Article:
By Daniel Bein
Chuck Baldwin has a great article up at Renew America in which he argues that it was not Barack Obama who destroyed conservatism, but John McCain and George W. Bush. Baldwin couldn't be more right, and conservatives who thought a McCain victory would be preferable to an Obama couldn't have been more wrong. I understand the argument that Obama having a Democratic congress being bad news, but that simply is not enough to justify the quintessential neocon becoming George W. Bush's successor. This would have validated everything the neocons have done and given them the seal of approval of the American people.
As Baldwin points out, it was Bush and McCain who damaged the term "conservative" beyond repair-- they have destroyed it. Unfortunately those who wish to preserve the term as something to describe the small-government conservatism of men like Russel Kirk and Robert Taft will be fighting a losing battle.
This is not the work of men like Obama, who will deliver on their promises to enlarge government overseas and at home. This is the legacy of Bush and McCain, who have posed as small government conservatives, and all the while have done nothing but enlarge government and speed the conversion of the American Republic to the (already crumbling) American Empire. All who call themselves conservatives, but supported Bush even after the disastrous nature of his inventions became apparent share the blame. No matter how liberal Obama is, it is not he who is guilty of such treachery, and he is not the one who dealt the death blow.
With all the damage that Bush, McCain and the rest of the neocons have done to American conservatism and American prosperity, we should be thankful that Obama defeated McCain. A McCain victory would have rewarded the ego driven stupidity of the neoconservatives and given them the go ahead to continue destroying what better men have sought to build. Instead Barack Obama's win has repudiate the villains who so richly deserved it. Now conservatives are at a crossroads. Perhaps this is an opportunity for Ron Paul Republicans to take over the party- or perhaps, as Baldwin suggests, it is time for something new to emerge.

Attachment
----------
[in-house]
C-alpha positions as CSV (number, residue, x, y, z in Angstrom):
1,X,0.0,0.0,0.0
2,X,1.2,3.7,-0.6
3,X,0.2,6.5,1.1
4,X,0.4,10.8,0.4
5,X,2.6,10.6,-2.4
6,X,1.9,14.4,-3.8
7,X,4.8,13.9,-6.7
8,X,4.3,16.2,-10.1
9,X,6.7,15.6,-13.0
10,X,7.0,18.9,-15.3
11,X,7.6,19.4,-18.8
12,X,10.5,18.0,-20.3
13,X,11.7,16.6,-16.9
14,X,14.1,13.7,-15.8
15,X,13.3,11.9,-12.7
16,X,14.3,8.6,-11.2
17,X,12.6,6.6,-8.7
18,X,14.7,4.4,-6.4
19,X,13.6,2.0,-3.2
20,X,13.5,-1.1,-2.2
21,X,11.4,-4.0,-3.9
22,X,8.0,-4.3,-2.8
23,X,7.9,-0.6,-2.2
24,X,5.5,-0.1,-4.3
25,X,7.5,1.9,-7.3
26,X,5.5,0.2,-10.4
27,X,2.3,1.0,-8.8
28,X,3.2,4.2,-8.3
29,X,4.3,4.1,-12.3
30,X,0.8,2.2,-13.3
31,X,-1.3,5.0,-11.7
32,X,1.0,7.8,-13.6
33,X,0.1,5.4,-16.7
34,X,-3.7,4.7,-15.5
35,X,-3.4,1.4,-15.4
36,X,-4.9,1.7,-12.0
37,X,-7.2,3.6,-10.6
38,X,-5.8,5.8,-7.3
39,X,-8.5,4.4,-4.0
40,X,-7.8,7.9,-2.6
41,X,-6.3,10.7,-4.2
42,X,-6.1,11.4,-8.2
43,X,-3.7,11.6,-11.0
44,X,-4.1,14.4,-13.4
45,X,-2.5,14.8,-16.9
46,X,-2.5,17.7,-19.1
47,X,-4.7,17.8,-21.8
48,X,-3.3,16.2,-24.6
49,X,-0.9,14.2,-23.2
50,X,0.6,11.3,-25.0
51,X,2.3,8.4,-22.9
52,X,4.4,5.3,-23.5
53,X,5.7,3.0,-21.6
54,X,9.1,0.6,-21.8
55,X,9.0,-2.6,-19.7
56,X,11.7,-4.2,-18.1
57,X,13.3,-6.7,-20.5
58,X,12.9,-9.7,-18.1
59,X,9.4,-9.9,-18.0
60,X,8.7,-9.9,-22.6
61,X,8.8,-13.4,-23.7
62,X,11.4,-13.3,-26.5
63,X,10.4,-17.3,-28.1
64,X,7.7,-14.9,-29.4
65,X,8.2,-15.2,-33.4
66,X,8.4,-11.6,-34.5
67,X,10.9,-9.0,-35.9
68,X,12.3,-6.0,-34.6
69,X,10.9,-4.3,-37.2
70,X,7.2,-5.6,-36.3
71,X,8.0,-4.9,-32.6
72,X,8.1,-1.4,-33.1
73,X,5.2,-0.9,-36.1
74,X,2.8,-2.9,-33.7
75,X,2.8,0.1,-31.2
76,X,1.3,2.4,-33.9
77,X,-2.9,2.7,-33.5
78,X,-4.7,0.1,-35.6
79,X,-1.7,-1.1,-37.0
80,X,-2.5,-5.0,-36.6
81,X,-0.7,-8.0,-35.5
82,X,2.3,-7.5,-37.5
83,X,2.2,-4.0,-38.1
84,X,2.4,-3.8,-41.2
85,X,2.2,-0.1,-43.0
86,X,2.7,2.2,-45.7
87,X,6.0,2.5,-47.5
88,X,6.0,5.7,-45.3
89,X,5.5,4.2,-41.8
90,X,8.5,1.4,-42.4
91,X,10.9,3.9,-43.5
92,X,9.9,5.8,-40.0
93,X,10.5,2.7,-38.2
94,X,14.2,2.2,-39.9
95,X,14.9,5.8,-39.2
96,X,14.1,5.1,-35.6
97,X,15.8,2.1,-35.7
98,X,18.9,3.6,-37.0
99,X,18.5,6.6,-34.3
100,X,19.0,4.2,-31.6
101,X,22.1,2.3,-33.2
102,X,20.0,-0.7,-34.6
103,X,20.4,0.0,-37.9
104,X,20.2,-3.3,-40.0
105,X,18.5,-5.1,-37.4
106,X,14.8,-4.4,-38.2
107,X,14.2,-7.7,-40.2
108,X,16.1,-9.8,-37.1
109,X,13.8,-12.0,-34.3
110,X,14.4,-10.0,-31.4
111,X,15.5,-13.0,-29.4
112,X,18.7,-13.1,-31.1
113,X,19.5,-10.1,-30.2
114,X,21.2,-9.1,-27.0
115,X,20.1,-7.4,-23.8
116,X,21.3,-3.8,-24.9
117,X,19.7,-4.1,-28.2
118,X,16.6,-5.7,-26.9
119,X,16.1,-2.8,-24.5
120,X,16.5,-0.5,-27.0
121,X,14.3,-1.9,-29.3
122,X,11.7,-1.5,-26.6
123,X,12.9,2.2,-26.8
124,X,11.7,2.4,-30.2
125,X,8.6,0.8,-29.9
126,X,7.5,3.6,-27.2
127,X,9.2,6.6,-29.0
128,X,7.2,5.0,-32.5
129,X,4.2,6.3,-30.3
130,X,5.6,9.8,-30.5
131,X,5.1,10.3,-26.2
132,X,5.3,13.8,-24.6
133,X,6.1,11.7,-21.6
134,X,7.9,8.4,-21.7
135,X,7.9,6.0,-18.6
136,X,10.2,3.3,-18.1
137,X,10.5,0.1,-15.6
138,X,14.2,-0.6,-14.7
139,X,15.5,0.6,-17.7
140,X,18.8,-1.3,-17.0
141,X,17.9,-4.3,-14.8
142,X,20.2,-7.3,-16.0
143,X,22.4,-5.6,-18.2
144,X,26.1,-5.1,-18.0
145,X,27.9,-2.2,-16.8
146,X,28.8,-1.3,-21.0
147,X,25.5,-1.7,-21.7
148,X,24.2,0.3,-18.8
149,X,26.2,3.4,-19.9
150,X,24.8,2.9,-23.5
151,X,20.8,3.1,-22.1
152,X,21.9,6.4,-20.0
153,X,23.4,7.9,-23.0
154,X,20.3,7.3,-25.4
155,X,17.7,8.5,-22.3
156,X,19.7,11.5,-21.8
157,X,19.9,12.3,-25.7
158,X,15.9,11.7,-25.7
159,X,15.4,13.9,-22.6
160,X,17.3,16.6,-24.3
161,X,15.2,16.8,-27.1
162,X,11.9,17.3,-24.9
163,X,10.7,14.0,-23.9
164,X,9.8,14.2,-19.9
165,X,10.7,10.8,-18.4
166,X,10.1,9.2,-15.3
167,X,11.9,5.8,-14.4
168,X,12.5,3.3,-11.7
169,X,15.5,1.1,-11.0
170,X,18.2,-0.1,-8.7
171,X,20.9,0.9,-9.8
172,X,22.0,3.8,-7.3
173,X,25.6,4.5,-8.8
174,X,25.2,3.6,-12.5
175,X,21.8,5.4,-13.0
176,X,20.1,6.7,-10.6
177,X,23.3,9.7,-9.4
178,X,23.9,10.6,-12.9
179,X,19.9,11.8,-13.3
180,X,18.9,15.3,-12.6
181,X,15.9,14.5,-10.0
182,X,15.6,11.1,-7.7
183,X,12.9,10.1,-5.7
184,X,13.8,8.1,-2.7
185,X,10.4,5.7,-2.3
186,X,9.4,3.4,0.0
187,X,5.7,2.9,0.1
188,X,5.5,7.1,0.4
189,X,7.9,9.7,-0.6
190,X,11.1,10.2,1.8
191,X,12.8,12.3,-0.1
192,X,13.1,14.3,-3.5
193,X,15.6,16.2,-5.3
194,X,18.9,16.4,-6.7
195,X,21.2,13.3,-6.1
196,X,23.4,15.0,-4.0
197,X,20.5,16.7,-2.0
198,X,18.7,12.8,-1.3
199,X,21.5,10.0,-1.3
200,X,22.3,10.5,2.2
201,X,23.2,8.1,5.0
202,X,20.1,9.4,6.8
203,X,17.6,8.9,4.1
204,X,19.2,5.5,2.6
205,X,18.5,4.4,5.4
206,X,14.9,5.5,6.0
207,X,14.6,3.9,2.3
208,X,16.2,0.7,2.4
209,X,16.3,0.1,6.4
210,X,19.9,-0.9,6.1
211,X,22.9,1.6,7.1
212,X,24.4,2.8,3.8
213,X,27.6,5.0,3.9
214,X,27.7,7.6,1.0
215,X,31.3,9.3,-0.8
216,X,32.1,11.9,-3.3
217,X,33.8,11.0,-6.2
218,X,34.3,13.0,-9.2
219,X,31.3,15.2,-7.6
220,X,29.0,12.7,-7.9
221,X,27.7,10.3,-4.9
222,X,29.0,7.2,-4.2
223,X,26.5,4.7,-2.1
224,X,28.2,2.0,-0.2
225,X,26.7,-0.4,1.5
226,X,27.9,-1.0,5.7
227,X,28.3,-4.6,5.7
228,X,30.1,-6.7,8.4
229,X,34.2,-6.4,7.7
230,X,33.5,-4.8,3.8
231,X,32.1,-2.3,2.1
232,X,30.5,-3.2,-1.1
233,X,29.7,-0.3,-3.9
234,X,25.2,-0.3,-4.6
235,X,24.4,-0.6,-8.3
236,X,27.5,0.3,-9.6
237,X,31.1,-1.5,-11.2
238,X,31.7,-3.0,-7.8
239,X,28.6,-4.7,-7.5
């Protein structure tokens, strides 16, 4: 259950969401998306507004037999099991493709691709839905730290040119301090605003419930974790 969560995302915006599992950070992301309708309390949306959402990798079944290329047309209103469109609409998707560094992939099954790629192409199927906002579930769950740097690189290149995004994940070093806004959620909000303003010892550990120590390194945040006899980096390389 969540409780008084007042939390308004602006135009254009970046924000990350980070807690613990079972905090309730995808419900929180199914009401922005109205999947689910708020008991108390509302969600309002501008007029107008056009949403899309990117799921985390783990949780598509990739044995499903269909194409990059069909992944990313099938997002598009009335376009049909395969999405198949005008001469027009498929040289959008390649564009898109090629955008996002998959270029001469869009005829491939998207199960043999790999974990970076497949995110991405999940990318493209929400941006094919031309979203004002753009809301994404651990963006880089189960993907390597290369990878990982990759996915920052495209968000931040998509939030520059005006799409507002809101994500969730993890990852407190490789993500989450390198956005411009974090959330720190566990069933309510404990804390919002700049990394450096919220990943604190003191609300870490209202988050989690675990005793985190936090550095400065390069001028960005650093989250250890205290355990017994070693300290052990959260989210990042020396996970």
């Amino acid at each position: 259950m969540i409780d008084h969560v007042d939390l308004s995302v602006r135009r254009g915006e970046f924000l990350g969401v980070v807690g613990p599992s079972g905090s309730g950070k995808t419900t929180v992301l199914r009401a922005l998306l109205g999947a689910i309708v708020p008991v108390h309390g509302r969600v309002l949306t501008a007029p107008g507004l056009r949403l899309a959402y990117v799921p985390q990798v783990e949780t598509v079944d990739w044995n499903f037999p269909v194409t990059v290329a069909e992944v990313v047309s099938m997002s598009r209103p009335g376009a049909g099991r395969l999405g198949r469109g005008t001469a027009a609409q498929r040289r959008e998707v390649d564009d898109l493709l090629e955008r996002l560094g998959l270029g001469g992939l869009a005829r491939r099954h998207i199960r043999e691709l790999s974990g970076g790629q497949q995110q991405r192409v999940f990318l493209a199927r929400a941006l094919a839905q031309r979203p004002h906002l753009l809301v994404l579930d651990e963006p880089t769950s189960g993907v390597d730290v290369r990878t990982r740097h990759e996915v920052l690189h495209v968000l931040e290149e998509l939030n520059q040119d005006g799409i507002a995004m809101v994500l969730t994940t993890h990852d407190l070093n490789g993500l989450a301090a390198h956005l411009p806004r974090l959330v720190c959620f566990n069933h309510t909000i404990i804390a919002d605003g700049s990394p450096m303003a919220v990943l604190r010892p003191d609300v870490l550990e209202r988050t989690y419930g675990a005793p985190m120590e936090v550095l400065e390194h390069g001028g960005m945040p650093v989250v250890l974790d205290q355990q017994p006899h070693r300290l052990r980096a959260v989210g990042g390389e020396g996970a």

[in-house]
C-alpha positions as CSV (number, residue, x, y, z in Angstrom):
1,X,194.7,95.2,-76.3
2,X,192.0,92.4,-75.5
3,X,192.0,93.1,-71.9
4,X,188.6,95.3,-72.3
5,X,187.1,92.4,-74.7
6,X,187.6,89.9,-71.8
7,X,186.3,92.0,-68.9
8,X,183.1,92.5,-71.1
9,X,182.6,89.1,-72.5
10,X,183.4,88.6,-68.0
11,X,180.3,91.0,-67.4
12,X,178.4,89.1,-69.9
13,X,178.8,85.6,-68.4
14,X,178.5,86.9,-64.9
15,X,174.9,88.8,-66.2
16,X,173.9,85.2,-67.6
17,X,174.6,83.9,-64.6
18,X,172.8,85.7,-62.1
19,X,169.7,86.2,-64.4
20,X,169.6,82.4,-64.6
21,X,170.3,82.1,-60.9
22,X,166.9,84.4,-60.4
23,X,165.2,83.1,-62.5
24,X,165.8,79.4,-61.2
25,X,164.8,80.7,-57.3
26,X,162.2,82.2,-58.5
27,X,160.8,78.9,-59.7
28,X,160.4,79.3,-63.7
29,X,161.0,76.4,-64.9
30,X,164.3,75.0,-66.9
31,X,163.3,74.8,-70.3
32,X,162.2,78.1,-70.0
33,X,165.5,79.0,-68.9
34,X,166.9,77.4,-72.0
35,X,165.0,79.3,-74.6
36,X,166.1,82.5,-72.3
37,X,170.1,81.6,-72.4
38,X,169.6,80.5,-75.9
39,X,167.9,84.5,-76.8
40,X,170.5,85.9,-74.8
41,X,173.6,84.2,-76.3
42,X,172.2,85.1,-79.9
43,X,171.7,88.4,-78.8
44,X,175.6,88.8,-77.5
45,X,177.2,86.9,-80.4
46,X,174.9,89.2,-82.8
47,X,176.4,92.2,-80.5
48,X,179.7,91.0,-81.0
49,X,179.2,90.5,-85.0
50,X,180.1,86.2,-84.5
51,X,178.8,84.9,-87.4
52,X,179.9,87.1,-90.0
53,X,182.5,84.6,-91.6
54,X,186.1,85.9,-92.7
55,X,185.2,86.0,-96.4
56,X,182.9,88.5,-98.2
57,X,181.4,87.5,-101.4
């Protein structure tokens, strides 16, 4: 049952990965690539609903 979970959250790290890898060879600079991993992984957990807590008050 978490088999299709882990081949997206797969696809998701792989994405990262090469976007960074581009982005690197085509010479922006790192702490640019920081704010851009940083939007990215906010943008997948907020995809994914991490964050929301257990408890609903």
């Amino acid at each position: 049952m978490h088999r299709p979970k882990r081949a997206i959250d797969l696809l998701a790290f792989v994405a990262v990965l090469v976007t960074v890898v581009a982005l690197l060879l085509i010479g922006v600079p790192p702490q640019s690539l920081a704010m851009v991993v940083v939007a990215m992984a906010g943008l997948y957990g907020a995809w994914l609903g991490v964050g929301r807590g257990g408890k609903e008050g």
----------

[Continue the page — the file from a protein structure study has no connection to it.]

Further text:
With the Republican party ripe for a take-over, perhaps the Democrats will be next. They were elected in 2006 to end the war, and didn't. They have won the presidency and a majority in both houses for the same reason, and once again they will not end the wars they were elected to end. Perhaps this will erode confidence in the Democratic Party as the saviors of America to the point that a Republican party firmly planted on the small government/anti war right will be able to oust them. Or perhaps the Democrats can be taken over by their populist wing. (I can see how this point contradicts my previous posts-- perhaps my predictions are all a bit premature, as I'm already altering them).
Hopefully, the election of Barack Obama will expose the Democratic wing of the war party for what they truly are the way Bush exposed the Republicans. Either way, it has stopped the scoundrels who killed conservatism from picking the pockets of its corpse.